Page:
How far can ICANN go to escape the nation-state? ICANN 60 (held in Abu Dhabi October 28 – Nov 3rd) made important progress on what has become known as “the jurisdiction issue”. ICANN is taking steps to reduce or eliminate the effect that U.S. sanctions against foreign governments would have on ordinary Internet users and businesses in sanctioned countries. It will also introduce choice of law provisions in their registry and registrar contracts, and open up continuing discussions of whether additional immunities are needed.
EFF is speaking out against the increasing use of the domain name system as a mechanism for content censorship during the annual general meeting of ICANN, the global multi-stakeholder regulatory authority for Internet domain names and IP addresses.
Back in August, you may recall that domain name registrars GoDaddy and Google both terminated service to the publisher of the odious Nazi website Daily Stormer, in a move that, while popular, set a dangerous precedent.
On 23 October, the European Union Agency for Fundamental Rights (FRA) published the second volume of its study on surveillance and its impact on fundamental rights. This study comes following the request of the European Parliament (EP) for information on the consequences of surveillance for fundamental rights. The Agency notes that “the mere existence of legislation allowing for surveillance constitutes an interference with the right to private life” even though it notes the role of surveillance measures in the fight against terrorism and new threats linked to new technologies.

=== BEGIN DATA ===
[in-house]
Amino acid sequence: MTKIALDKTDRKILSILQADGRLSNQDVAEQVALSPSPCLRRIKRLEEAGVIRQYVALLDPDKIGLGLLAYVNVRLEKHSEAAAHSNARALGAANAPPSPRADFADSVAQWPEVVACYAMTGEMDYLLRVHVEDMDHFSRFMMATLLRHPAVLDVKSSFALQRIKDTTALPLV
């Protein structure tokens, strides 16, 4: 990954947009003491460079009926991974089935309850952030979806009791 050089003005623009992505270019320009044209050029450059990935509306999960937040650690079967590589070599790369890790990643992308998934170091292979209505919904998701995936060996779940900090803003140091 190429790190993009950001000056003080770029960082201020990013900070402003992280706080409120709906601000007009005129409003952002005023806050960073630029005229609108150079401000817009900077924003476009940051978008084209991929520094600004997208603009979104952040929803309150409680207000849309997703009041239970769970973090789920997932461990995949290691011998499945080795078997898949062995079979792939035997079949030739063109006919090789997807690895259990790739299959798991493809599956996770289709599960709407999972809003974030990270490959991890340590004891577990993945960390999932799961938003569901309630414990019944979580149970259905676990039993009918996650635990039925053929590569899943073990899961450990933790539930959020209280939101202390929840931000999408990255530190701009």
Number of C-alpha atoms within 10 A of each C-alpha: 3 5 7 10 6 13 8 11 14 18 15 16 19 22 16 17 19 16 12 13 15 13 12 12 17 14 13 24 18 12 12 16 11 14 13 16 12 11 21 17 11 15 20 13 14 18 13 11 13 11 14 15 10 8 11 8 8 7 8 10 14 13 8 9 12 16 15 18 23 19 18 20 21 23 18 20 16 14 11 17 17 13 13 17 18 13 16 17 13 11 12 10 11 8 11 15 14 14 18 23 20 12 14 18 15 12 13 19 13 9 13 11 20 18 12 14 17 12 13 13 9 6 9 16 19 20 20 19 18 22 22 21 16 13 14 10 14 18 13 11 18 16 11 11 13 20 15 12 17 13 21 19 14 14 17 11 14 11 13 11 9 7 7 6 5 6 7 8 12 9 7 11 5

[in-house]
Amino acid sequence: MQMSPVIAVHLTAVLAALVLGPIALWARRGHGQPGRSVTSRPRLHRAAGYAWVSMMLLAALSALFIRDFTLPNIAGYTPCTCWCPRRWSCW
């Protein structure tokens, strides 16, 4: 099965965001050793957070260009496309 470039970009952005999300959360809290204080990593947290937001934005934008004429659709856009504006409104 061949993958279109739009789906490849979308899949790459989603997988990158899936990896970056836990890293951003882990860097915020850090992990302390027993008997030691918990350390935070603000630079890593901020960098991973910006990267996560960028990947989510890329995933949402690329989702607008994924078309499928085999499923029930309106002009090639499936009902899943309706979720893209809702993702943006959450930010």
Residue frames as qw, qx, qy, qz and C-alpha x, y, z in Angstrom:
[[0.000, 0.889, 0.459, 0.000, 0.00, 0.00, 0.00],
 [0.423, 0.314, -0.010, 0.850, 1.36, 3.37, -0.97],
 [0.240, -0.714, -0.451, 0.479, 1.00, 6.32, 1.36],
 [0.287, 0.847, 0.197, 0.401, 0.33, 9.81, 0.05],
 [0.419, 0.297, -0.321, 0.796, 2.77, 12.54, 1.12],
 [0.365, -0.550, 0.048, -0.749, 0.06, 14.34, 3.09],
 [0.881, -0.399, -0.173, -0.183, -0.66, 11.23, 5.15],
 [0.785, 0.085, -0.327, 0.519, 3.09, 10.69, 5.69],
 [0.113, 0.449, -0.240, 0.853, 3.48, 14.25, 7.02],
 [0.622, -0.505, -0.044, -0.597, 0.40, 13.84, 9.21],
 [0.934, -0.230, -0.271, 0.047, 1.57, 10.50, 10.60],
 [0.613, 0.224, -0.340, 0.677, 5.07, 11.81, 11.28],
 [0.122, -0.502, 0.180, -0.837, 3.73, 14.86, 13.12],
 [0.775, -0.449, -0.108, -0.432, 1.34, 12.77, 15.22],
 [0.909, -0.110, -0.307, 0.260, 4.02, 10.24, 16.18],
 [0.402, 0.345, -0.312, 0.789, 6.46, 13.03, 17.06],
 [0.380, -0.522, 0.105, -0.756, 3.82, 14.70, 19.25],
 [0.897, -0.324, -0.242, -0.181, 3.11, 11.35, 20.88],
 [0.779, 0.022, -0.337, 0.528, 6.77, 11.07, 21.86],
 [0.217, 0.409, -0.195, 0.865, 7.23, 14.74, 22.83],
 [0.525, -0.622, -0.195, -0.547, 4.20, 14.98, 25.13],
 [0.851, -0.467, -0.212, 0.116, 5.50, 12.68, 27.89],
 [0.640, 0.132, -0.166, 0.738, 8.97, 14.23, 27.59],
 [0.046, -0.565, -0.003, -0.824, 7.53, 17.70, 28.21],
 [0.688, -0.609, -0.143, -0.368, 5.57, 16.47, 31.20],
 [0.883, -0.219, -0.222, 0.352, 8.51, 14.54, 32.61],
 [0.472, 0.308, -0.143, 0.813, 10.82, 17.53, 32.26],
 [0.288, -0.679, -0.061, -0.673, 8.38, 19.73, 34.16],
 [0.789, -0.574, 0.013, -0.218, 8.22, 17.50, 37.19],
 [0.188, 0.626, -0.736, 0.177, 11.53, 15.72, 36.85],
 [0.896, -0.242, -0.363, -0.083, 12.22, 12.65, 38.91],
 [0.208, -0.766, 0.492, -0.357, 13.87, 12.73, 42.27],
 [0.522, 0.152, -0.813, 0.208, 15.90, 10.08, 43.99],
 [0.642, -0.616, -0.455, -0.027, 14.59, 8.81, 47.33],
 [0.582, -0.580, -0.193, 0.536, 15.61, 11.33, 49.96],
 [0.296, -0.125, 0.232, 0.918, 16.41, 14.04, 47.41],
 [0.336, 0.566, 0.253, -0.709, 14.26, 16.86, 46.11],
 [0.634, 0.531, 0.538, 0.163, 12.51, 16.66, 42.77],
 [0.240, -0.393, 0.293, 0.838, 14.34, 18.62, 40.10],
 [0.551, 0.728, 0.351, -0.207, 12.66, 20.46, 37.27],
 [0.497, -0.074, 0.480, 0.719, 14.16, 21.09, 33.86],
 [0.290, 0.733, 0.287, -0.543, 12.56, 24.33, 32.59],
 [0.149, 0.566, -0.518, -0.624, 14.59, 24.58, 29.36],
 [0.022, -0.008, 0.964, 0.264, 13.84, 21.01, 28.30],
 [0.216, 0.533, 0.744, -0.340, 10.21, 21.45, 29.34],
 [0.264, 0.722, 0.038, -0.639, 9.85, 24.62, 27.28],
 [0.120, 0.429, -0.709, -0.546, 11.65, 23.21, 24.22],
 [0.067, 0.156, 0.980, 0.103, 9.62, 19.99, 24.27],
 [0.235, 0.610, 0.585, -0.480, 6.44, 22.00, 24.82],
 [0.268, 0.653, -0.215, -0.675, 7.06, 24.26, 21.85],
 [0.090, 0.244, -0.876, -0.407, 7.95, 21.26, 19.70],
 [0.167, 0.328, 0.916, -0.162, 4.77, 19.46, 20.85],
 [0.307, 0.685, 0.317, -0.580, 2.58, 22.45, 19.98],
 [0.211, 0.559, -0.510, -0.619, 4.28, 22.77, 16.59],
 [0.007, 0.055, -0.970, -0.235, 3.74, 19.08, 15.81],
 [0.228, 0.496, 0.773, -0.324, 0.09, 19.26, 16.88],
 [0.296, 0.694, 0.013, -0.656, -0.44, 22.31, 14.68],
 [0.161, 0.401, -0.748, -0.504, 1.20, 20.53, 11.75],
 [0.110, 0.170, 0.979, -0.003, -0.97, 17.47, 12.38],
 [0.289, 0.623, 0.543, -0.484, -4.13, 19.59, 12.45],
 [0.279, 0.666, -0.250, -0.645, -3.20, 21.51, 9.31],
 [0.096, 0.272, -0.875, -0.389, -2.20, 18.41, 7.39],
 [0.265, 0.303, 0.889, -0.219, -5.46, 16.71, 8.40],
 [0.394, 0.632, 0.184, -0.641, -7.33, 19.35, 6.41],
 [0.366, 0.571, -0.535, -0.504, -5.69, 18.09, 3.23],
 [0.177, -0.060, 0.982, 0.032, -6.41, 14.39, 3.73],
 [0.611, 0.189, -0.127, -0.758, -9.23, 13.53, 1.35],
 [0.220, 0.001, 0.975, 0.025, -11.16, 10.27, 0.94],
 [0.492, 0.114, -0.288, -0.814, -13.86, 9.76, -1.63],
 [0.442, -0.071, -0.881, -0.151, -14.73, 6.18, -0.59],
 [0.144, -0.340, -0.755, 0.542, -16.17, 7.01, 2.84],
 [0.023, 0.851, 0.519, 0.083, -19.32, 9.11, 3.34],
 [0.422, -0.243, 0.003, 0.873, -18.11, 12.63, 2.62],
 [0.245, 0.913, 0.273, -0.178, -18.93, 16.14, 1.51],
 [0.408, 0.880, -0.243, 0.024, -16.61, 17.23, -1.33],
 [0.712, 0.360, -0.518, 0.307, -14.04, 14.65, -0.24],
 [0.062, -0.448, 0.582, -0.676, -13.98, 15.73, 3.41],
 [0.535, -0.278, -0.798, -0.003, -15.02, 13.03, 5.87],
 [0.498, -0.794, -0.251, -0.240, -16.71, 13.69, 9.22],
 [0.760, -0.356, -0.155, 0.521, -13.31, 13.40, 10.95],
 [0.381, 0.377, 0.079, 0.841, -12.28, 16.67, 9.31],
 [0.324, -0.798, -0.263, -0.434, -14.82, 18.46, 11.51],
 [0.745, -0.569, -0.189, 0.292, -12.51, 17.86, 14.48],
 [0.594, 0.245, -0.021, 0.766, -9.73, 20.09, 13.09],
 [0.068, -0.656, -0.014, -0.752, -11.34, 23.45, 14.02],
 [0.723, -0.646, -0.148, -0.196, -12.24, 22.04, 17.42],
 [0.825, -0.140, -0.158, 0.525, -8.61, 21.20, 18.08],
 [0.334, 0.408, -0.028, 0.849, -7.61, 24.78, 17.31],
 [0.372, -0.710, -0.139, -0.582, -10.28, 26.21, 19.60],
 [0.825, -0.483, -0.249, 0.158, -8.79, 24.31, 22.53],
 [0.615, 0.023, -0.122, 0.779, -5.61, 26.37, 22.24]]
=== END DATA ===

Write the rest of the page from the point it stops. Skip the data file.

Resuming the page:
British spy agencies are under scrutiny in a landmark court case challenging the legality of top-secret mass surveillance programs revealed in documents leaked by whistleblower Edward Snowden.
A panel of 10 judges at the European Court of Human Rights in Strasbourg held a hearing to examine the U.K. government’s large-scale electronic spying operations, following three separate challenges brought by a dozen human rights groups, including Amnesty International, Privacy International, the American Civil Liberties Union, Big Brother Watch, the Open Rights Group, and the Irish Council for Civil Liberties.
The European Union’s answer to protecting children from harmful content on the internet and combating copyright infringement is to require internet companies to filter the internet.
The European Parliament is about to vote on two pieces of legislation in the near future. One is the Directive on copyright in the Digital Single Market, the other is the Audiovisual Media Services Directive. These Directives would forever change the internet for everyone.